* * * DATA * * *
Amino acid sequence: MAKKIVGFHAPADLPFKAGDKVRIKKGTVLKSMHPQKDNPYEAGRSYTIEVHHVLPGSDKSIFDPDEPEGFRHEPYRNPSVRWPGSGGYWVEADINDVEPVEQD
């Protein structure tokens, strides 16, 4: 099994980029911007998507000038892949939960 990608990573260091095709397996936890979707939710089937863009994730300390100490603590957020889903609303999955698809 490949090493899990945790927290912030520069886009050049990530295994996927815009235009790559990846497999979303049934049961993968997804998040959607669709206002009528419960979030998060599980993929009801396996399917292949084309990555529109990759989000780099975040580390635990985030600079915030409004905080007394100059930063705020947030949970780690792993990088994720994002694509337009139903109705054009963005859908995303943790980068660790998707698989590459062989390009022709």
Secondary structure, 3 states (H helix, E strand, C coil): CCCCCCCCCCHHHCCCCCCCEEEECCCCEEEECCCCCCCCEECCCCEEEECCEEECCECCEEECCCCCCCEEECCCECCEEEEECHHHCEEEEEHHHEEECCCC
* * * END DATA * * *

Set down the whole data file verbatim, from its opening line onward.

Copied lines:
Amino acid sequence: MAKKIVGFHAPADLPFKAGDKVRIKKGTVLKSMHPQKDNPYEAGRSYTIEVHHVLPGSDKSIFDPDEPEGFRHEPYRNPSVRWPGSGGYWVEADINDVEPVEQD
């Protein structure tokens, strides 16, 4: 099994980029911007998507000038892949939960 990608990573260091095709397996936890979707939710089937863009994730300390100490603590957020889903609303999955698809 490949090493899990945790927290912030520069886009050049990530295994996927815009235009790559990846497999979303049934049961993968997804998040959607669709206002009528419960979030998060599980993929009801396996399917292949084309990555529109990759989000780099975040580390635990985030600079915030409004905080007394100059930063705020947030949970780690792993990088994720994002694509337009139903109705054009963005859908995303943790980068660790998707698989590459062989390009022709």
Secondary structure, 3 states (H helix, E strand, C coil): CCCCCCCCCCHHHCCCCCCCEEEECCCCEEEECCCCCCCCEECCCCEEEECCEEECCECCEEECCCCCCCEEECCCECCEEEEECHHHCEEEEEHHHEEECCCC